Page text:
FOR2599Project 1

Regulation of type 2 immunity mediated at the level of macrophage polarization

Peter J. Murray, Max-Planck-Institut für Biochemie, Martinsried

Image of a Schistosome granuloma (worm egg in the middle) surrounded by macrophages and other immune cells. The section was stained with a specific antibody to Arginase-1, a hallmark protein of type 2 immunity. The counter-regulation of Arginase-1 by TNF was one of the starting points of the proposed research.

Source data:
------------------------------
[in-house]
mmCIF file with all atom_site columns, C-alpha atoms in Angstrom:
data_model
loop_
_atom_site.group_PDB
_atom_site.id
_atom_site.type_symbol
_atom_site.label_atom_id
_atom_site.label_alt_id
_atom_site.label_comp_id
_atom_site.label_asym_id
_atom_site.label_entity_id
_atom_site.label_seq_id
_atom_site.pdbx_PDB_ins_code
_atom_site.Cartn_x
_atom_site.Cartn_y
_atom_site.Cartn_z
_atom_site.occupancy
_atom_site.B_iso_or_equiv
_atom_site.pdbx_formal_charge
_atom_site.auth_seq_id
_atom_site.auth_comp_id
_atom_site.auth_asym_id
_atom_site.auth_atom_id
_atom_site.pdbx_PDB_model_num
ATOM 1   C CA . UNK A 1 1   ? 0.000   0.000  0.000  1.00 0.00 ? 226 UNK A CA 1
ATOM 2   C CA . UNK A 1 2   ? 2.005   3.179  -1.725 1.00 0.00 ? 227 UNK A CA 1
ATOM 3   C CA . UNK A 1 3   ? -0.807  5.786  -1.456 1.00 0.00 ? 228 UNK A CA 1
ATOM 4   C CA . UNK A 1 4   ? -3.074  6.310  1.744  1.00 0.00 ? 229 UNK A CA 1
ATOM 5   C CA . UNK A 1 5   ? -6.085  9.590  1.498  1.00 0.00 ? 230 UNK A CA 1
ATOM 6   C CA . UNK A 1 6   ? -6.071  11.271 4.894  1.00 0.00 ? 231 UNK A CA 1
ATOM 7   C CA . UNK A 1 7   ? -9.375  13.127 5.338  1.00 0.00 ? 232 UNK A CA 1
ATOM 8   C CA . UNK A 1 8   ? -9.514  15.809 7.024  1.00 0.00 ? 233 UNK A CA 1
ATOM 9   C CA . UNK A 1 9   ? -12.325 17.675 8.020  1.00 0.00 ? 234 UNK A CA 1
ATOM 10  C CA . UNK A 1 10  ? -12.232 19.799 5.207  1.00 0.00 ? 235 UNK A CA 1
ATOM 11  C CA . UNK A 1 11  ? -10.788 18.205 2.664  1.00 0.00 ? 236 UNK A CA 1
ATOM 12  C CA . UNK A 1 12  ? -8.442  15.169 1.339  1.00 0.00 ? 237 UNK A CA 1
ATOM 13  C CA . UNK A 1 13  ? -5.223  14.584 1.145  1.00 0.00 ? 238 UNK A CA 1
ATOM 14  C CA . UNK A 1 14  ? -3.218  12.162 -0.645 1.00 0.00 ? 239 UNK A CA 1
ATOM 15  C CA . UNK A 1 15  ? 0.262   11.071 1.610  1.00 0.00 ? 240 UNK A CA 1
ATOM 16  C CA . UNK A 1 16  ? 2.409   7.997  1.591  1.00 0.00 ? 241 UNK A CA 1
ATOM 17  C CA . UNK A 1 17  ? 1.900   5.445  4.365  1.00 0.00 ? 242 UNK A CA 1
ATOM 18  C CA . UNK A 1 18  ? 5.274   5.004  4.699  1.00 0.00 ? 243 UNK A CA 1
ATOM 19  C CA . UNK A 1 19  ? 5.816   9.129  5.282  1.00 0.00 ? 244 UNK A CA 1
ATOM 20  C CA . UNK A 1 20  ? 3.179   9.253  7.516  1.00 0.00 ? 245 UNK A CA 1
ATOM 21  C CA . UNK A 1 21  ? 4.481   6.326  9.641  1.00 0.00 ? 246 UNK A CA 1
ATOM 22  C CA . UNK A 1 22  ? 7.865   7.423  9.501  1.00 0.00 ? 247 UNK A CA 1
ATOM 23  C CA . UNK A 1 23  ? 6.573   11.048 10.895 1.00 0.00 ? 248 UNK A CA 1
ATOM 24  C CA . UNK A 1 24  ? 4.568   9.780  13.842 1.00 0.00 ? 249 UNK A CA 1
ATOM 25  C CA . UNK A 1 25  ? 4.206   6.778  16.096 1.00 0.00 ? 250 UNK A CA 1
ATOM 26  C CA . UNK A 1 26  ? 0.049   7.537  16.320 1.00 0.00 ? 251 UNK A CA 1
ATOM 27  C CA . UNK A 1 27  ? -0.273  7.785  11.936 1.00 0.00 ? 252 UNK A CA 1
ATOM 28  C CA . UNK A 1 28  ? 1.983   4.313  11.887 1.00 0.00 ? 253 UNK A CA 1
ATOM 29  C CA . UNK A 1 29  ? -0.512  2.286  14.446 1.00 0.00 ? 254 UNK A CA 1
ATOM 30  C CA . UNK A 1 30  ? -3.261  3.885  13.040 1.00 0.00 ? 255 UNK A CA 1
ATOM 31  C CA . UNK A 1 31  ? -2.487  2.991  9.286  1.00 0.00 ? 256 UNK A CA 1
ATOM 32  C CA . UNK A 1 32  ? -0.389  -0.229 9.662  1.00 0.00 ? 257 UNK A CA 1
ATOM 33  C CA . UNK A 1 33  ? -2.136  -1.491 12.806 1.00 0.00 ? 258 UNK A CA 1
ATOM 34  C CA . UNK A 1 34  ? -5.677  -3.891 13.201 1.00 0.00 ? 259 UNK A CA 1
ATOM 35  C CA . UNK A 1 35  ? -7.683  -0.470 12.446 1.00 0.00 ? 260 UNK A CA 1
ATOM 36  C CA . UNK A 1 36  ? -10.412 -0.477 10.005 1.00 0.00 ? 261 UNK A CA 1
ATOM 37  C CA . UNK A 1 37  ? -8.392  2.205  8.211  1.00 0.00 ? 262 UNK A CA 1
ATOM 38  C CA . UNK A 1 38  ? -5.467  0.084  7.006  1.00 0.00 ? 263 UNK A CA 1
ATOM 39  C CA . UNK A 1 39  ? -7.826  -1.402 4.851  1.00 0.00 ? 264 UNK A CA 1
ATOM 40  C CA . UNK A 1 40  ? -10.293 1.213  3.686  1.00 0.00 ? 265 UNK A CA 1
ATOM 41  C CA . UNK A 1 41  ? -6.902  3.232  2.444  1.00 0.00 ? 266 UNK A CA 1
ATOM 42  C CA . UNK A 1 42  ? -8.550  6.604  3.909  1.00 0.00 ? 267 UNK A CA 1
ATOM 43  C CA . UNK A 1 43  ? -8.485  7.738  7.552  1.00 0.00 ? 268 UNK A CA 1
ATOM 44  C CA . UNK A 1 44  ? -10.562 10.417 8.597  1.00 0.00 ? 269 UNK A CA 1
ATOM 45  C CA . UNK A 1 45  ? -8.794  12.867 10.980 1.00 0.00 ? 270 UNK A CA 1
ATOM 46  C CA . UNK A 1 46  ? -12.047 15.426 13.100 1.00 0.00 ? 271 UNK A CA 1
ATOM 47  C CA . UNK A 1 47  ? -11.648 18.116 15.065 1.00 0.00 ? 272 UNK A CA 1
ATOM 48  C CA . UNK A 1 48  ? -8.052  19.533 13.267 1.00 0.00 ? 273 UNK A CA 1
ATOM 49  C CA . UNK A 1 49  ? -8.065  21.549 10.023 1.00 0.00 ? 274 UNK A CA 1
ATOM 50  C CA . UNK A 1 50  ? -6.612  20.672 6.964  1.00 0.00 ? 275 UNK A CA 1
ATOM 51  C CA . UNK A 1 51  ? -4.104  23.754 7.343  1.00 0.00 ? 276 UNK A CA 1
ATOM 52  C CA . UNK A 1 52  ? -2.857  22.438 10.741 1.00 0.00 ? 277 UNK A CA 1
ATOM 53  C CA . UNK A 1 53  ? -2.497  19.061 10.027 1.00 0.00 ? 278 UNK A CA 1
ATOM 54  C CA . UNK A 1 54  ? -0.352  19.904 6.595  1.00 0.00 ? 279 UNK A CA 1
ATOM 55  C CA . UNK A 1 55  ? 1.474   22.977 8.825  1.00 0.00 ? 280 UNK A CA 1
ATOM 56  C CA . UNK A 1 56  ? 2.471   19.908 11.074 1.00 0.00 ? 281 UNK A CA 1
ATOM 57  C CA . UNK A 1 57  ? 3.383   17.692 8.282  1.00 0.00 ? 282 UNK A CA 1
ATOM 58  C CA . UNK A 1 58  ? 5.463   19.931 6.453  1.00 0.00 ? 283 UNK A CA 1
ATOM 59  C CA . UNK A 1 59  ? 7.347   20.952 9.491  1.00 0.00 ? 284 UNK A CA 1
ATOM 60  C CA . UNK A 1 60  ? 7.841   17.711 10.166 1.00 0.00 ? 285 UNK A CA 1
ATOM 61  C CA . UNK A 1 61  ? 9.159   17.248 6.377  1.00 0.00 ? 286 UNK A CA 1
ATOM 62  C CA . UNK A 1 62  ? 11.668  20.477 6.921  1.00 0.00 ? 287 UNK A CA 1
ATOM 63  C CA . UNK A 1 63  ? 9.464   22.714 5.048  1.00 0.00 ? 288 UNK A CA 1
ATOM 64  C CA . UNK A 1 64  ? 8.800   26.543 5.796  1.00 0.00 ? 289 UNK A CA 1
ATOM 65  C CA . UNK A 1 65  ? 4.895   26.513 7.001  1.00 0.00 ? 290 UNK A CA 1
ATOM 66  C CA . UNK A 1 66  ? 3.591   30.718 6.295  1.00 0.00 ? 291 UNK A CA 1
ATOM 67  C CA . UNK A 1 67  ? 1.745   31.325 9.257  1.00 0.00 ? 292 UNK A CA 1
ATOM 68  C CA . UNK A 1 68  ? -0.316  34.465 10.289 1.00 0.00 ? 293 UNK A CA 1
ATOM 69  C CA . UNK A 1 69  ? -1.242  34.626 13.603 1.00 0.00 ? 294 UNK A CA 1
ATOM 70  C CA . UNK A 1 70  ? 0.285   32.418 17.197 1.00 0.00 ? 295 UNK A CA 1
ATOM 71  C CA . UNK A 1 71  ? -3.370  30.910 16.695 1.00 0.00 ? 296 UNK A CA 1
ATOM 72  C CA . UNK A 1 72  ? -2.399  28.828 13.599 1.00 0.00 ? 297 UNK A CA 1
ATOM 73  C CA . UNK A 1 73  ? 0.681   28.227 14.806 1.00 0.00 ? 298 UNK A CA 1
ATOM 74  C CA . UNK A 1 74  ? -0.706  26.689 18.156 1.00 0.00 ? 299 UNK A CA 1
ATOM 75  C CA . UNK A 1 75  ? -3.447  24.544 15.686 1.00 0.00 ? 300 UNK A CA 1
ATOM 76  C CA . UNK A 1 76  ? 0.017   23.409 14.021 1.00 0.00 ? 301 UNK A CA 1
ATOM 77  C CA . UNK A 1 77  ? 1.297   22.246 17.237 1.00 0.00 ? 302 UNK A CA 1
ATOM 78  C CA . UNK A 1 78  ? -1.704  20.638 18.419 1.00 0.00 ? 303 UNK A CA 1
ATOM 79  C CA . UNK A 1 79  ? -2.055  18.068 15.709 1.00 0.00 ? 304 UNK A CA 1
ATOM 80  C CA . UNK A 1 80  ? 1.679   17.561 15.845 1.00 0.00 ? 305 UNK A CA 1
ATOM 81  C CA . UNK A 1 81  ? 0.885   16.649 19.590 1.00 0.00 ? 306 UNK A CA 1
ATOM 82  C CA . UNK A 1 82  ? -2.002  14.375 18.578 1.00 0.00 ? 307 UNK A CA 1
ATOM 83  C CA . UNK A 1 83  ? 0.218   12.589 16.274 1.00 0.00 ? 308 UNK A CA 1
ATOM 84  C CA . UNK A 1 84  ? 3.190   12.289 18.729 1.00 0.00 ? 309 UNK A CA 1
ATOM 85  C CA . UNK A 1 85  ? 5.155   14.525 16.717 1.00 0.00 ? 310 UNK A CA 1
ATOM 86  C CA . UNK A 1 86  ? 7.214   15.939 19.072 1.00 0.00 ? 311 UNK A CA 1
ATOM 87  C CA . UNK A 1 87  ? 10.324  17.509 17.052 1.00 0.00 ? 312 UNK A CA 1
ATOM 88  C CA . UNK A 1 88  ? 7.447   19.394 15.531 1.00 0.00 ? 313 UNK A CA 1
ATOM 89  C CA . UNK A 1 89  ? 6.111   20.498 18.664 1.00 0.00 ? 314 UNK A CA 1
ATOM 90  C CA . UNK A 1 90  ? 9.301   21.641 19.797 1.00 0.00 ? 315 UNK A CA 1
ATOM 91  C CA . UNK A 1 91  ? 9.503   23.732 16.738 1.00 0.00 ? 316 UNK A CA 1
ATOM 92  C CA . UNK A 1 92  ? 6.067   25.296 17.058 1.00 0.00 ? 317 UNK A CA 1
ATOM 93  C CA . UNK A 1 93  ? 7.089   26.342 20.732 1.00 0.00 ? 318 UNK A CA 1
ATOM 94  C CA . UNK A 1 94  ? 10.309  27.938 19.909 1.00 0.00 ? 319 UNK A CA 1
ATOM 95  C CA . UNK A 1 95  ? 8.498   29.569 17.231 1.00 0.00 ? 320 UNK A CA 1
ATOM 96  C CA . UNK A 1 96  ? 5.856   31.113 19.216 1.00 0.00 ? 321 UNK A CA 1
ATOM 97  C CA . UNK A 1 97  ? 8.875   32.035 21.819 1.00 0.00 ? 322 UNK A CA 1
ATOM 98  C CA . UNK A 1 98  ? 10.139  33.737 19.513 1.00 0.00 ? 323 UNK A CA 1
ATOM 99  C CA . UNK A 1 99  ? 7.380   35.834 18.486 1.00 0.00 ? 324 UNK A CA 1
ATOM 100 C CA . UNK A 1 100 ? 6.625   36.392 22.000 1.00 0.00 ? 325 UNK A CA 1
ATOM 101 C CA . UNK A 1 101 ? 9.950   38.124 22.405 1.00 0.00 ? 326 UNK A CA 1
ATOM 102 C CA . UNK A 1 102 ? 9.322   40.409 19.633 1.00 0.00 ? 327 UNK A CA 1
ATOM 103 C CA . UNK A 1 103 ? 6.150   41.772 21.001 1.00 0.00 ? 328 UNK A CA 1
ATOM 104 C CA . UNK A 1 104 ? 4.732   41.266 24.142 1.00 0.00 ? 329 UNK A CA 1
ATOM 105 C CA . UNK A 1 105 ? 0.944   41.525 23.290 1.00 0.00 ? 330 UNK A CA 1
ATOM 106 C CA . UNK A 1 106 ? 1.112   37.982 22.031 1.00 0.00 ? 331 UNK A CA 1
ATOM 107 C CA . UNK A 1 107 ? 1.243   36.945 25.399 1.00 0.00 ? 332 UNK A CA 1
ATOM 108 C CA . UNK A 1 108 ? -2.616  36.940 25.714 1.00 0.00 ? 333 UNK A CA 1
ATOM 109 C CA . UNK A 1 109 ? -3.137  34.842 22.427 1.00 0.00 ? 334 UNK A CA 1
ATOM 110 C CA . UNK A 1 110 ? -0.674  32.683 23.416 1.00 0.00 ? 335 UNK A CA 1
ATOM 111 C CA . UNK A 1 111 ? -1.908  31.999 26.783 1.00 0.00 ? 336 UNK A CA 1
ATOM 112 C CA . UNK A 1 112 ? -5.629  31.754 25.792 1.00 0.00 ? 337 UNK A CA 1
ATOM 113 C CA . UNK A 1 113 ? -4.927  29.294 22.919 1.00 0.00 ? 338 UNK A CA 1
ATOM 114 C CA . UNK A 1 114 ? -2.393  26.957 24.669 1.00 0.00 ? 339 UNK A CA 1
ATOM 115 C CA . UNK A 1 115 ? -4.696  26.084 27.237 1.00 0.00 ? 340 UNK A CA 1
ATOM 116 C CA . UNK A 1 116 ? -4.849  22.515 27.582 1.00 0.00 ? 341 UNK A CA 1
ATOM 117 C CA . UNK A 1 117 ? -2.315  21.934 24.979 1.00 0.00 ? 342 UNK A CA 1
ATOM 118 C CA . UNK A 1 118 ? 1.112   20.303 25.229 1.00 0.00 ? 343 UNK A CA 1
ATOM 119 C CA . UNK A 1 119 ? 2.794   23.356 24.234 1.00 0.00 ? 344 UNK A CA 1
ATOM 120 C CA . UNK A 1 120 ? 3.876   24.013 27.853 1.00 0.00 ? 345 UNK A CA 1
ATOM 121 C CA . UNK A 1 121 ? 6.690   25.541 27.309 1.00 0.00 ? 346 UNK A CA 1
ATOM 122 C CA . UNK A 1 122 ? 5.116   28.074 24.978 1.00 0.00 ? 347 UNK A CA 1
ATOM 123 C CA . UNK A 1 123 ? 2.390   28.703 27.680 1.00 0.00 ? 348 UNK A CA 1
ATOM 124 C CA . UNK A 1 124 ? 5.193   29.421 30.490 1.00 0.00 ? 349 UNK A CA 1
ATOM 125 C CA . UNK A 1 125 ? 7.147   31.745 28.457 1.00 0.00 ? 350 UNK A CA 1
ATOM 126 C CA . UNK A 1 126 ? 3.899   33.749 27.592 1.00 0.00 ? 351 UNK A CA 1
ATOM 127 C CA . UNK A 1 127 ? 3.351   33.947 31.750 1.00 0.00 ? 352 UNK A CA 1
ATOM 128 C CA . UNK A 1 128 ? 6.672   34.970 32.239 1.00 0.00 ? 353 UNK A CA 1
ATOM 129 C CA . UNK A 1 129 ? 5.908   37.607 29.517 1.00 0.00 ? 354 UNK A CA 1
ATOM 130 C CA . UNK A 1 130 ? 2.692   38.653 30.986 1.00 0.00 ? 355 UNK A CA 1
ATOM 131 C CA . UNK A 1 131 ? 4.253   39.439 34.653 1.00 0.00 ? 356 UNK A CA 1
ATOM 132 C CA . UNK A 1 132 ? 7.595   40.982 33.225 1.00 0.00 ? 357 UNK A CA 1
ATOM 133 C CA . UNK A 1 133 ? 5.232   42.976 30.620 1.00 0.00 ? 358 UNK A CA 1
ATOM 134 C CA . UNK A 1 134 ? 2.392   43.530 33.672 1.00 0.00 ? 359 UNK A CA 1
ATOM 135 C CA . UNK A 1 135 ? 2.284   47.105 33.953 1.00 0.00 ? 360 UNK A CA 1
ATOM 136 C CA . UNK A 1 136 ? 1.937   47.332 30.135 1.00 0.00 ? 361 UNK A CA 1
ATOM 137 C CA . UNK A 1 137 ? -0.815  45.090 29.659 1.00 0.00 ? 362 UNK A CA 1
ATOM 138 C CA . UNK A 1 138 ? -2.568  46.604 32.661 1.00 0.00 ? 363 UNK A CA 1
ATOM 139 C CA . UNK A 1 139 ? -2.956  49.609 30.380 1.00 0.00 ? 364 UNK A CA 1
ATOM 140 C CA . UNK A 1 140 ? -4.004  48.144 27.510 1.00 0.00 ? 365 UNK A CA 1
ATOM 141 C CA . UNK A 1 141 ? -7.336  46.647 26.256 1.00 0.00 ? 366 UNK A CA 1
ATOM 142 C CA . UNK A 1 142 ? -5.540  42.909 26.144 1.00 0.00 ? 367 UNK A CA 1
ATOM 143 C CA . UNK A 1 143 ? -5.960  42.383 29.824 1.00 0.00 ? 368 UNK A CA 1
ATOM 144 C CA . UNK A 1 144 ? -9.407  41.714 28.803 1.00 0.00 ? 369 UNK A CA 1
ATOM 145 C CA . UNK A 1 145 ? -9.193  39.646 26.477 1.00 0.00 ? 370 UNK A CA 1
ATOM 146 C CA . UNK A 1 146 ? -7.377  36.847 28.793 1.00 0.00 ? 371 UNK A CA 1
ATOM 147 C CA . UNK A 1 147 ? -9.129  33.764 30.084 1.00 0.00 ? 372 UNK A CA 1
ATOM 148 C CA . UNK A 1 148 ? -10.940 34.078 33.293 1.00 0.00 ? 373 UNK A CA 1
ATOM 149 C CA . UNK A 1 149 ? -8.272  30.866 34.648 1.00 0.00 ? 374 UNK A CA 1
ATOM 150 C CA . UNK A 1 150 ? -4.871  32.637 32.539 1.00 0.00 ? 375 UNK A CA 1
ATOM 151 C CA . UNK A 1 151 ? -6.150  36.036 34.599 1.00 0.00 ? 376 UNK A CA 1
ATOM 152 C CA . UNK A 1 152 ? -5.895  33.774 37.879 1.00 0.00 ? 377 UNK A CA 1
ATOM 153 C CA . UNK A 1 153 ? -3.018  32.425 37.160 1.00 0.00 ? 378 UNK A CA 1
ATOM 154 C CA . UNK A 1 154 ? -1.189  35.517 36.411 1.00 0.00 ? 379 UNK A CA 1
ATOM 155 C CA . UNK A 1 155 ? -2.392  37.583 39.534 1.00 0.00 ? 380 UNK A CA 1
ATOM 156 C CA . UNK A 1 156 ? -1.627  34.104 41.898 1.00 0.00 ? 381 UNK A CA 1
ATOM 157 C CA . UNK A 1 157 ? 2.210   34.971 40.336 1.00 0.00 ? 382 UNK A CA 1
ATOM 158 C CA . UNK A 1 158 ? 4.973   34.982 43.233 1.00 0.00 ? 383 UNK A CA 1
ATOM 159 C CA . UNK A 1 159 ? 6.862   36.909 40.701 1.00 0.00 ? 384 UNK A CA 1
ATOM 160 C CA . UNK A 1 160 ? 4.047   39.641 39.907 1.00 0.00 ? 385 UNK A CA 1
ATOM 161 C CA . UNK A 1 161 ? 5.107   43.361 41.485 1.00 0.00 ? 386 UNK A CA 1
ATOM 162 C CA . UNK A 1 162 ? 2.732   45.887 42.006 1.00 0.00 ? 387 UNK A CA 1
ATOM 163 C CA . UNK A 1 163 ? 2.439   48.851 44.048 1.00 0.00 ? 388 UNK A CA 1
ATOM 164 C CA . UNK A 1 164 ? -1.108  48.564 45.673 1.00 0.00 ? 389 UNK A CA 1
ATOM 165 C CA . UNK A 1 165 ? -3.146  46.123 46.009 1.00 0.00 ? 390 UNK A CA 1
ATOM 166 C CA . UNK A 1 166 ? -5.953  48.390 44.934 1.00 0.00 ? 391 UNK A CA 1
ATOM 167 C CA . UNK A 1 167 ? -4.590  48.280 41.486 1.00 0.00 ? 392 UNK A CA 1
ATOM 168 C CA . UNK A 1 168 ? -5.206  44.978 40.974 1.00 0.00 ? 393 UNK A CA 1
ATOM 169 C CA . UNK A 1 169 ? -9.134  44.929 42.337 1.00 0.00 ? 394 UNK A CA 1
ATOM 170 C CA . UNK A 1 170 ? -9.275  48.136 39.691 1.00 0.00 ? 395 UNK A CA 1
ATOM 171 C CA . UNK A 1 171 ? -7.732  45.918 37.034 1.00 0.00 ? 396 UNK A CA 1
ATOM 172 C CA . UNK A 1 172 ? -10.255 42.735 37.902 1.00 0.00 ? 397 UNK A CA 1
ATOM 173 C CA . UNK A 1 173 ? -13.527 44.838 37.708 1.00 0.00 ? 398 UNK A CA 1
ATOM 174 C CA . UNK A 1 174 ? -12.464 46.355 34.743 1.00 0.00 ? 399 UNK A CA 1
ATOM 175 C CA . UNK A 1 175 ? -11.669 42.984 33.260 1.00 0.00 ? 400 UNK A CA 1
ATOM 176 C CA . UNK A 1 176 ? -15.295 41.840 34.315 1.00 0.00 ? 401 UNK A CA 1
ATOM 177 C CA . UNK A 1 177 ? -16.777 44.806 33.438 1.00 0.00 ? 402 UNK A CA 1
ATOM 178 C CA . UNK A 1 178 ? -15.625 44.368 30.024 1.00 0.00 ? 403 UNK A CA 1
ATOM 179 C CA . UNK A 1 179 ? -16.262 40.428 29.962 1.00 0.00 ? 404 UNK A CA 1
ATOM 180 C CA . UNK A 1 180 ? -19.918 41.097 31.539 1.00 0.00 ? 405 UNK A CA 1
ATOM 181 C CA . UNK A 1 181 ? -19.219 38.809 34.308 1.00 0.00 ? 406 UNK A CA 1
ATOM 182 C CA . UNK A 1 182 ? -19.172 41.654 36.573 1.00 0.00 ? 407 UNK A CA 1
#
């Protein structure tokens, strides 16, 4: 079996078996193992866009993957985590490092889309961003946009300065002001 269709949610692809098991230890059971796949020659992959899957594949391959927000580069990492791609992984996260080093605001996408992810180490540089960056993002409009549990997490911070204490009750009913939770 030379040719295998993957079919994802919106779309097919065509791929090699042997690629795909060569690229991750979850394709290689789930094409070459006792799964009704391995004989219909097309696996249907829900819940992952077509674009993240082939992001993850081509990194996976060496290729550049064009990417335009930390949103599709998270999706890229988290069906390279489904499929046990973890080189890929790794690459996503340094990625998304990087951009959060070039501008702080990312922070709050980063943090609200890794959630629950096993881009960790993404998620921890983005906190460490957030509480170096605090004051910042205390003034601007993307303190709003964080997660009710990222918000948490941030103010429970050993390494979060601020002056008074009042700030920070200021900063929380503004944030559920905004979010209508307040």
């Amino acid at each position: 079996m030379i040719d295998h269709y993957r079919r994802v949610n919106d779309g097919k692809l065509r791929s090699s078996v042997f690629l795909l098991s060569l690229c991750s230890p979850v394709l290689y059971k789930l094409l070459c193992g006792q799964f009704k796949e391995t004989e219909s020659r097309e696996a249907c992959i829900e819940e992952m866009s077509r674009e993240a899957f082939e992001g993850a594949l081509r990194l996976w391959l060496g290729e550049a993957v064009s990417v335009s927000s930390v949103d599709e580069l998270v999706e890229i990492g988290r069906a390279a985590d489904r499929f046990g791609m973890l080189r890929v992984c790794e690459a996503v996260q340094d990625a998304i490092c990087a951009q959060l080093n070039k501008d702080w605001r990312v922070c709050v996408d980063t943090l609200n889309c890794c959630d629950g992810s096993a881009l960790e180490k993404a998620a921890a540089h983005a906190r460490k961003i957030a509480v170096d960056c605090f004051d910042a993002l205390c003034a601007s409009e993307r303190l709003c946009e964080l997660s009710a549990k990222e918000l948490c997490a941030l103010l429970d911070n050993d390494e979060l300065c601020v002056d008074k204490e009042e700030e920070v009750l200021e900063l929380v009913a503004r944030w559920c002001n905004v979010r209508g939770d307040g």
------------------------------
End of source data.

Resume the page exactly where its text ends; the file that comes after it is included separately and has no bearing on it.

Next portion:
M2 macrophages are involved in related elements of type 2 immunity in tissues. The best association between M2 macrophages and type 2 immunity is promotion of wound healing and tissue repair. However, M2 macrophages also have anti-helminthic activity, and have potent suppressive effects on lymphocyte proliferation and cytokine production. The cellular and molecular mechanisms controlling the quantity and longevity of M2 macrophage responses in type 2 inflammation and immunity in different tissues remain largely uncharted. In other words, what factors limit M2 macrophage number and function such that tissue homeostasis can be restored to a balanced state? We recently discovered the pro-inflammatory cytokine TNF has a vital counter-regulatory activity against M2 macrophages. In the absence of TNF, there are more M2 macrophages, and enhanced M2-associated gene expression. The main objective of this proposal is to understand the relationship between M2 macrophages and TNF. We predict the TNF-anti-M2 pathway is involved in most, if not all type 2 responses, and is aberrantly regulated in settings where type 2 responses are required but suppressed by TNF. Two related objectives about TNF and type 2 immunity will be tackled. First, we found TNF regulates type 2 cytokine production from eosinophils. Since eosinophils are central to type 2 immunity and important drivers of M2 macrophages, dissecting the link between TNF and eosinophil activity is likely to fill in gaps in knowledge about the cellular interplay in type 2 immunity. We will also begin to tackle the complexity of the effects of TNF in modulating type 2 immunity in acute and chronic inflammation, which will require close collaboration with the other research groups.